I’m sure it happens in every city. A band comes along, has a sort of sound, and makes a small ripple in the music community. They graduate from open stages and start playing real gigs in local clubs. Then, the press gets their filthy little paws on the whole thing. After all, the clubs buy ads. Or they are perspective customers. So, some lowly reporter or intern gets sent out to cover a show for the privilege of drinking beer from dirty taps and getting the soles of their shoes sticky. The crowd is sparse, the opening act an abomination, and the main act, the one the poor reporter was sent to cover, turns out to be mediocre at best. So, the poor journalist is in a quandary. The club buys ads, so to say the band sucks isn’t an option. Can’t bite the hand that feeds you. So, the writer begins to grab at straws. Suddenly, the band gets compared to The Black Keys, The White Stripes, Blue Cheer, and they are on their way. The club is happy, the paper is happy, the band is happy. Everybody is happy except for the poor saps that get sucked into going to see the band on the basis of a less-than-truthful review.
And this has been standard practice in Pittsburgh for years. But, you’ll notice, the great ones from the area get compared to no one. They stand on their own and bring the crowds because of what they have to offer.
So, let’s, you and I, talk about Blue Redshift. Comprised of Jake Breiding (guitar), Gedeliah Aronson (guitar), Arnold Staggz (sax), Thomas Brophy (bass), and Nathan Capenos (drums), these boys are a rarity. Listening to their newly-released CD entitled "Street", one is compelled to draw comparisons to well-known artists. But, that’s very hard to do. This is because Blue Redshift stands on their own. Comparisons to established, national acts are simply not necessary. Totally instrumental, Street is incredibly lyrical without the benefit of actual lyrics. Who the hell needs a singer with a band of this caliber? It’s not like singers ever haul gear anyway.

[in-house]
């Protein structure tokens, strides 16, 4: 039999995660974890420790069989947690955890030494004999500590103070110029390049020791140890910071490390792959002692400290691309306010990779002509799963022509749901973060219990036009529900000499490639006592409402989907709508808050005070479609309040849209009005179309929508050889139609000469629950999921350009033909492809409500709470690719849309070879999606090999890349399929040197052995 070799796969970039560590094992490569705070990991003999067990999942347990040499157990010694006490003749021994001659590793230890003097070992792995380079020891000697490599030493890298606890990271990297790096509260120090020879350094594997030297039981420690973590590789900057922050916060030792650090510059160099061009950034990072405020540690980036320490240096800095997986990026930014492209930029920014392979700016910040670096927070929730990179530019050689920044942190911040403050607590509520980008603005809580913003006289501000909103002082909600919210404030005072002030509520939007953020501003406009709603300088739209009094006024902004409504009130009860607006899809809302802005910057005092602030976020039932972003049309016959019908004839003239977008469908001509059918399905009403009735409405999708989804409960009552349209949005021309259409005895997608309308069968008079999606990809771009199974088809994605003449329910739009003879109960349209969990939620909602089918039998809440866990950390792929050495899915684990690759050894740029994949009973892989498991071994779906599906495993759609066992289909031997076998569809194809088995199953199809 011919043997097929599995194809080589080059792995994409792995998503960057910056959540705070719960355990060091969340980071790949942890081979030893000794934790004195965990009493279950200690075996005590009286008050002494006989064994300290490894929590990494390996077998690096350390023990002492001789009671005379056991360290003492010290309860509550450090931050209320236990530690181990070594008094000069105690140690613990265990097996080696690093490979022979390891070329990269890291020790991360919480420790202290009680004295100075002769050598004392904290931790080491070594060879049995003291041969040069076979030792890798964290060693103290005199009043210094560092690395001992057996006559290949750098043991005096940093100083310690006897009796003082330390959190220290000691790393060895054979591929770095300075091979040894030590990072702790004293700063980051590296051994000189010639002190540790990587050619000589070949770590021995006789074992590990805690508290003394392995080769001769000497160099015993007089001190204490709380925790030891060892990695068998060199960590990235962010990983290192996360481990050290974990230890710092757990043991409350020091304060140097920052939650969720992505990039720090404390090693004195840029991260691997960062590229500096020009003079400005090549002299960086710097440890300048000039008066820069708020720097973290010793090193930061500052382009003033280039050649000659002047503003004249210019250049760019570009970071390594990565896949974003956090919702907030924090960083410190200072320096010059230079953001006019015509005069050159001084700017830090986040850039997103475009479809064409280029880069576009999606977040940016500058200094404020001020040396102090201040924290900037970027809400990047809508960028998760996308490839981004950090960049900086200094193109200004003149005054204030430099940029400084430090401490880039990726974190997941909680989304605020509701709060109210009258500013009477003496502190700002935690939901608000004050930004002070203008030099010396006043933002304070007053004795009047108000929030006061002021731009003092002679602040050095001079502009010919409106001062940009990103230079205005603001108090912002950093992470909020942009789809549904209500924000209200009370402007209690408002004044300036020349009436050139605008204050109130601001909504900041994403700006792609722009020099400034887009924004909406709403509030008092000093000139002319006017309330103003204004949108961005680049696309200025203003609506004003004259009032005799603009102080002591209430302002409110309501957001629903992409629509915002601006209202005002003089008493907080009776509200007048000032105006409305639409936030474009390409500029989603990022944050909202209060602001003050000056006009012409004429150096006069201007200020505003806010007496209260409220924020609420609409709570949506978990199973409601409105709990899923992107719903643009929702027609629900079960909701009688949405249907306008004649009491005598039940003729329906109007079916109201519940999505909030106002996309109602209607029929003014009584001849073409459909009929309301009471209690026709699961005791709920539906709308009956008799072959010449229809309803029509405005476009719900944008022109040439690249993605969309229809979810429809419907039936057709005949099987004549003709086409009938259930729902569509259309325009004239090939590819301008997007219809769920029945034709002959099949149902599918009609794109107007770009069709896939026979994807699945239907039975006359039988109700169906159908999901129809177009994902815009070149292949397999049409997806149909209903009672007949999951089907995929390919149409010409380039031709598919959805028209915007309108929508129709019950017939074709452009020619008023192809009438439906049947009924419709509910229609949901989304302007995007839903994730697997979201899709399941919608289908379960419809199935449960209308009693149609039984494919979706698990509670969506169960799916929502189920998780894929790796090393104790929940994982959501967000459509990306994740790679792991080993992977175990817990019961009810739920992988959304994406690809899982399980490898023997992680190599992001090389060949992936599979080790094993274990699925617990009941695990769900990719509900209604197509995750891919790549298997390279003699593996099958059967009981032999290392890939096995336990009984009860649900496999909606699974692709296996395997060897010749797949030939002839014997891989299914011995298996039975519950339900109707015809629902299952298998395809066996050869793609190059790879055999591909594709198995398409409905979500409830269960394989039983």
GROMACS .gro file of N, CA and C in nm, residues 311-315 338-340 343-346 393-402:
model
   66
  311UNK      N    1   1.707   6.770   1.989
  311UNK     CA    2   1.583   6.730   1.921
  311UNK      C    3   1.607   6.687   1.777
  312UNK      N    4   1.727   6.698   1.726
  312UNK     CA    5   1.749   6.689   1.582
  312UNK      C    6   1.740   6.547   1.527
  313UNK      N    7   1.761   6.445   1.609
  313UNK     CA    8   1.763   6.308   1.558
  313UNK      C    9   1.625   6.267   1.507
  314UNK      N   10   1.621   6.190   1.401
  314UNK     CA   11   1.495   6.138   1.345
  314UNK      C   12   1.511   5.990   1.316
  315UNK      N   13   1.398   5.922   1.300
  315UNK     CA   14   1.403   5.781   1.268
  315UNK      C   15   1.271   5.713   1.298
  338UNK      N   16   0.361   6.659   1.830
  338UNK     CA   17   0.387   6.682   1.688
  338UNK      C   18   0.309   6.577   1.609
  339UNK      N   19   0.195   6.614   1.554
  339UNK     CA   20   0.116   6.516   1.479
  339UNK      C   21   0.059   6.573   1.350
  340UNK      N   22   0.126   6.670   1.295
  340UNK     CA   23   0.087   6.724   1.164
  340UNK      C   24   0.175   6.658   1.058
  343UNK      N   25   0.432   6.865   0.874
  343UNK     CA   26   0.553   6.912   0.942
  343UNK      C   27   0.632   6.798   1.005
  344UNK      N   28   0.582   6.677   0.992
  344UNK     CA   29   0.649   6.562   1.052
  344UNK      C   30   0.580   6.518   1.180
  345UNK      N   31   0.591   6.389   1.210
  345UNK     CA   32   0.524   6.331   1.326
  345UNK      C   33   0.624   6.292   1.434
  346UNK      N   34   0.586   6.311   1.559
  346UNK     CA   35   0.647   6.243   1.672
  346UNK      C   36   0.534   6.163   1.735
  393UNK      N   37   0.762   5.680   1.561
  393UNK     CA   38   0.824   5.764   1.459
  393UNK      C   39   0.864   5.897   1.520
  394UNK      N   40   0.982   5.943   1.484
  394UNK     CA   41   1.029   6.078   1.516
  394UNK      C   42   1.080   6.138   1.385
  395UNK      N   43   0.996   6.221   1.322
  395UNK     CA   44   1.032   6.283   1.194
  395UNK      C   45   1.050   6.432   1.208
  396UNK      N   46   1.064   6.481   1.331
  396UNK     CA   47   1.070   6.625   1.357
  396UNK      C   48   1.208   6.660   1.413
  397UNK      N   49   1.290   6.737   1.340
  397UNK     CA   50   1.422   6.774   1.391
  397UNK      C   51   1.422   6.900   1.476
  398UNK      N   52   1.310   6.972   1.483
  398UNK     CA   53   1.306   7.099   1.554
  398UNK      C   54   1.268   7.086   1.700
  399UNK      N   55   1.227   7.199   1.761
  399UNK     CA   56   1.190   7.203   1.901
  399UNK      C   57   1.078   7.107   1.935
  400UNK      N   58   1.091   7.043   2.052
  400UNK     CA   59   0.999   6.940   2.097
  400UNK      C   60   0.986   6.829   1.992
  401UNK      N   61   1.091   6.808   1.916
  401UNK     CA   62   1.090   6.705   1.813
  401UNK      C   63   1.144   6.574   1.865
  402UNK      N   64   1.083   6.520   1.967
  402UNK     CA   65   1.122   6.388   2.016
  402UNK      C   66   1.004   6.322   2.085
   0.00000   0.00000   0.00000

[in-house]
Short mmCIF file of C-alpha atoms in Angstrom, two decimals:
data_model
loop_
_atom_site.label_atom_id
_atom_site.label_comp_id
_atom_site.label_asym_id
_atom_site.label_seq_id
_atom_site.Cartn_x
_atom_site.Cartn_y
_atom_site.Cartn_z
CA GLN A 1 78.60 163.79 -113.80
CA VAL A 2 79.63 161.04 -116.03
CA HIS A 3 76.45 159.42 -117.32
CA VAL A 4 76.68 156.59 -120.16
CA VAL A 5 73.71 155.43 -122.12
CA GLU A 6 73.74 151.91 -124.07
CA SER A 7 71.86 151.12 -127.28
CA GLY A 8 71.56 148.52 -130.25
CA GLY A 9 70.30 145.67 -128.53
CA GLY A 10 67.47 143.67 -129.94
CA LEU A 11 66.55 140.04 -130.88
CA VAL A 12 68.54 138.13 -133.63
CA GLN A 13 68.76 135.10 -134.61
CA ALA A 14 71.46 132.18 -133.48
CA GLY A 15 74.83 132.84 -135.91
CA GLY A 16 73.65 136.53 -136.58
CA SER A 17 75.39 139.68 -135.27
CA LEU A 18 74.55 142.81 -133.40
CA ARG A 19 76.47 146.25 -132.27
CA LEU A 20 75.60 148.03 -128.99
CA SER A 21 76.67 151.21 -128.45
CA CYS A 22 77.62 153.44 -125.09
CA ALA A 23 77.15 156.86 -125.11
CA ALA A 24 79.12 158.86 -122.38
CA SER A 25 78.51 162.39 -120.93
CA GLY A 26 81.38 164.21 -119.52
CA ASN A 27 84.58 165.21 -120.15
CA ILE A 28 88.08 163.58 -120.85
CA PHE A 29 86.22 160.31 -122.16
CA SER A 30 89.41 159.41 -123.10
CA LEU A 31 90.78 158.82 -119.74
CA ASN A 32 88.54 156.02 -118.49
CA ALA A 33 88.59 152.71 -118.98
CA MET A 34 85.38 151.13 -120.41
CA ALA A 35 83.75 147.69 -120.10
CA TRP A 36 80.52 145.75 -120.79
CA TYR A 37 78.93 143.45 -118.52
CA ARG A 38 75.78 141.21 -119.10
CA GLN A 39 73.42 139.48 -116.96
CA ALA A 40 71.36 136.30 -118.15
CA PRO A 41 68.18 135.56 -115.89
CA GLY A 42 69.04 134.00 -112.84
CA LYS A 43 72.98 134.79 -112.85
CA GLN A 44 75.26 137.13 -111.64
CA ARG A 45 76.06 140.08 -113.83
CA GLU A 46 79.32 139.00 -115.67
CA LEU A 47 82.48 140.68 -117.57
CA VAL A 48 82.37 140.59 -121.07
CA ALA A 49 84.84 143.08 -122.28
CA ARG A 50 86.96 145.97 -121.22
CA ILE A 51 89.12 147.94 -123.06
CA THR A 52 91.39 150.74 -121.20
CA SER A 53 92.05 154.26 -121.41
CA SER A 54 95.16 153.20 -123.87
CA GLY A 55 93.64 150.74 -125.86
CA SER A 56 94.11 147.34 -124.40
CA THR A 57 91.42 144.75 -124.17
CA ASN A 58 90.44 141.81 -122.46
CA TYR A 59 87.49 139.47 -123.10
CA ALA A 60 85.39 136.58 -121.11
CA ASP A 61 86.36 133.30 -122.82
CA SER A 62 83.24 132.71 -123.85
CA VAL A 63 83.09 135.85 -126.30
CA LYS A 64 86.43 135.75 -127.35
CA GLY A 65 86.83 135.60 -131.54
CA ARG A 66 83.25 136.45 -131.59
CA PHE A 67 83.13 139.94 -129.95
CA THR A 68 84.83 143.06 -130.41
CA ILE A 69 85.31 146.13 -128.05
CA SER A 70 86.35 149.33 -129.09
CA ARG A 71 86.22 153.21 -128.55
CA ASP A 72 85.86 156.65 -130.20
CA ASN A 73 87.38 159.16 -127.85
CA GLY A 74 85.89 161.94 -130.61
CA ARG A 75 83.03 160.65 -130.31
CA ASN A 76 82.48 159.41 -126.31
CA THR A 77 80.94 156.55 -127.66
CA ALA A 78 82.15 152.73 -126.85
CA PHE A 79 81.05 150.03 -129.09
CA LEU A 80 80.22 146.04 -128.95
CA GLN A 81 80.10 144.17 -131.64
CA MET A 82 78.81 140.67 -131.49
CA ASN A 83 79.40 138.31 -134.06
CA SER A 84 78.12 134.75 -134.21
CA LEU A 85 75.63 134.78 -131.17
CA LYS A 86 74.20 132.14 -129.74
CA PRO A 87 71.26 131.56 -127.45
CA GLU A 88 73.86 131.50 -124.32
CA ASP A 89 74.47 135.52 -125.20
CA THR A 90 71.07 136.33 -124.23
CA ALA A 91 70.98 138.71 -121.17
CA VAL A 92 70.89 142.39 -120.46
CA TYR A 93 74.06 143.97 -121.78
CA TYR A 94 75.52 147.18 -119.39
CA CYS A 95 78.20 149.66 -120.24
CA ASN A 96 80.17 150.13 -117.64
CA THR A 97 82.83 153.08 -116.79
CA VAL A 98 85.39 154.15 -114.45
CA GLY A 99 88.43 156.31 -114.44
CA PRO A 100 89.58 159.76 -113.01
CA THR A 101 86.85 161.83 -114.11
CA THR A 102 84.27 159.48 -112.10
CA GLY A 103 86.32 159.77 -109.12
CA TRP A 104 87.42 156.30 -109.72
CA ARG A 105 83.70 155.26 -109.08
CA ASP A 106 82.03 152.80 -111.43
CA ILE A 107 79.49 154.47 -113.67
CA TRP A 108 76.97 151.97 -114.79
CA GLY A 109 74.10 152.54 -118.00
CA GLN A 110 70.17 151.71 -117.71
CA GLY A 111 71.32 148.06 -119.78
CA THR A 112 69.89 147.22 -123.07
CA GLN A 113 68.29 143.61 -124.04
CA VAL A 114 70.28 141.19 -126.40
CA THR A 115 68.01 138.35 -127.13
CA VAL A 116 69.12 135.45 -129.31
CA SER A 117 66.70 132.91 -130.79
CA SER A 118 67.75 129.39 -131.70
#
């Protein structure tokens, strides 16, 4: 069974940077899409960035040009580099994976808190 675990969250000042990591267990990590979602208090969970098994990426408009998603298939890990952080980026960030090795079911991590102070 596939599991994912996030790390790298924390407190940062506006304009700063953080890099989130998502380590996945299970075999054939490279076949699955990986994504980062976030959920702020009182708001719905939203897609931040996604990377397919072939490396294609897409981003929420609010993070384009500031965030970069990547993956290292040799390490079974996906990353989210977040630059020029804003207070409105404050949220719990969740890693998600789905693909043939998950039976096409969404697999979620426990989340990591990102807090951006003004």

So, if we’re not making comparisons how can I convey the spirit of this band, of this cd? Hmmmm . . . we’re on shaky ground here. Ok, here goes . . . they sound nothing like Jeff Beck, but if you love Blow by Blow, you’ll understand this recording. They sound nothing like Phish, but if you love the whimsy and interplay of the band, you’ll dig this CD. Michael Bloomfield and Al Kooper? Blue Redshift sound nothing like that, but . . . .
And, they absolutely sound nothing like Miles Davis, but if Bitches Brew, or Kind of Blue give you some joy, chances are these boys will too.
You like Gov’t Mule? Well, the band sounds nothing like them either. But they have that biting, attention-grabbing rhythm section that sucks you in from the get-go, allows the melodies to soar.
Ok, enough of the non-comparisons.
Blue Redshift has been on a sort of a hiatus, working on recordings, working on new material, and have plans to take it back out to do more shows in a month or so. And get this—I have no idea how one can buy a copy of the CD. Thus far, they’ve been giving them away at shows. Imagine that. Musicians giving music away.
We will keep you posted, let you know where and when you can see Blue Redshift. Keep an eye on these guys. Great things may follow.